Polling data is often very noisy, and not all polls use equally rigorous methodology. But the polls, as a whole, remain consistent with the idea that they may end up settling where they were before the conventions, with Mr. Obama ahead by about two points. Such an outcome would be in line with what history and the fundamentals of the economy would lead you to expect.

Keep in mind:

Challengers also generally profit from the first debate: in 8 of the 10 election cycles since 1976, the polls moved against the incumbent, and a net gain of two or three percentage points for the challenger is a reasonably typical figure.

At the same time, incumbent presidents just aren’t that easy to defeat. Mr. Obama’s approval ratings are now hovering around 50 percent and don’t seem to have been negatively affected by his performance in Denver. Although Mr. Obama’s approval ratings may be slightly lower among those most likely to vote — meaning that Mr. Romney could win with a strong turnout — historically that number has been just good enough to re-elect an incumbent.

David Adkins of Hullabaloo took a look at the internals of the Pew poll and found some interesting tidbits:

- For starters, a full two-thirds of the respondents were over 50 years old. Is that likely to be the shape of the electorate? Very likely not.

- A full 77% of the respondents were white. That is almost certainly not going to reflect the final electorate.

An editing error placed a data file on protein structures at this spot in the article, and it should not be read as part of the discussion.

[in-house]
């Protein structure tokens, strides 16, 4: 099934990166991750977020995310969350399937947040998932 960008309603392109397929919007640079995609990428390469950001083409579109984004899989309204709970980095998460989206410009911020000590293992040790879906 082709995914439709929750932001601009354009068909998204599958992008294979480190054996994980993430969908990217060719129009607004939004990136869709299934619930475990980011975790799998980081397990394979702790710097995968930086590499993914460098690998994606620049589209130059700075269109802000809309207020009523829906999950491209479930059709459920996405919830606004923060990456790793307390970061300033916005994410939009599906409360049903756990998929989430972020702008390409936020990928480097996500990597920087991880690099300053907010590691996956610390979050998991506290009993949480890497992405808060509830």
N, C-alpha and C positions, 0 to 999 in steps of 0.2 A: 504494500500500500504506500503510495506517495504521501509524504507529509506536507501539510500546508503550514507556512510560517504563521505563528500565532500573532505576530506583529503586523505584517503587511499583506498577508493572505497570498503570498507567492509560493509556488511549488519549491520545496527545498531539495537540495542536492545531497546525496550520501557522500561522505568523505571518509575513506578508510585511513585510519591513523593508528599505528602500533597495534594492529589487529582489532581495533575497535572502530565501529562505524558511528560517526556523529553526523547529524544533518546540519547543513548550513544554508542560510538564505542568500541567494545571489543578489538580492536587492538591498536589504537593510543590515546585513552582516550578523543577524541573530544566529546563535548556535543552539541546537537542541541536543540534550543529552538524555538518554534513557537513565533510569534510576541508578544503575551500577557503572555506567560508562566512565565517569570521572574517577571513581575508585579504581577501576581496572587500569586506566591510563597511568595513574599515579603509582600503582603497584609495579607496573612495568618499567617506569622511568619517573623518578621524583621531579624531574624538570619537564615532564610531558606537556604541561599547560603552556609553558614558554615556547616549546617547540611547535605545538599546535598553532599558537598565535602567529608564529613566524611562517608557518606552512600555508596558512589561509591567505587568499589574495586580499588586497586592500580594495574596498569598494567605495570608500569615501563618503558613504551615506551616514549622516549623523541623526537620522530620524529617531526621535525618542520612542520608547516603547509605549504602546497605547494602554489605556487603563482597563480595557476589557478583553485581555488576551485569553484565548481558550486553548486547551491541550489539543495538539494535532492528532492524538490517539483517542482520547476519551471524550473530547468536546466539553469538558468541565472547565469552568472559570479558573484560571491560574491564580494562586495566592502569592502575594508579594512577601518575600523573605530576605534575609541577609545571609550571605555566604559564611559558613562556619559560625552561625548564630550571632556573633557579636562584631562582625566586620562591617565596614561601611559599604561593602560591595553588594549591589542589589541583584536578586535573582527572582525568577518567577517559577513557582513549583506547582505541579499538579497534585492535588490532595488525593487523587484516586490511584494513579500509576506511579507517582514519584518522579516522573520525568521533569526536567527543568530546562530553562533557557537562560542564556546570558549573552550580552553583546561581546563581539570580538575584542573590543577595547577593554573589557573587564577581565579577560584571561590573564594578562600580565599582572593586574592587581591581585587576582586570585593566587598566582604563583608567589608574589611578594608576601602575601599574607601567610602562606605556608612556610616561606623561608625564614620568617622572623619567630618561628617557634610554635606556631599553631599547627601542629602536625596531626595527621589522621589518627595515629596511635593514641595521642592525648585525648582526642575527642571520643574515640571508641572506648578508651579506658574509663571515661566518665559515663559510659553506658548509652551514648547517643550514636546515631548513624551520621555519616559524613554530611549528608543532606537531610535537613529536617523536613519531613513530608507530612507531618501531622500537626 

- A large preponderance of the respondents were from the South (449), with the next highest total from the Midwest (294), and only 219 from the Northeast and 239 from the West. There will not be twice as many voters from the South in the election as from the Northeast or the West.

- Finally, more respondents claimed to be Republicans than Democrats, which would destroy the President’s chances in November automatically. It’s possible for the final electorate to resemble that Party ID, but unlikely.

Read the rest at the link. I found it helpful. Markos also had a good post on the polls yesterday, if you don’t mind going to the orange place. He noted that the PPP poll to be released today will also have Romney in the lead nationally.

Paul Waldman asks the same question I ask myself every Monday: Why Do the Sunday Shows Suck So Much?

In the American media landscape, there is no single forum more prestigious than the Sunday shows—particularly the three network programs, and to a slightly lesser extent “Fox News Sunday” and CNN’s “State of the Union.” The Sunday shows are where “newsmakers” face the music, where Washington’s most important people are validated for their importance, where issues are probed in depth. So, why do they suck so much?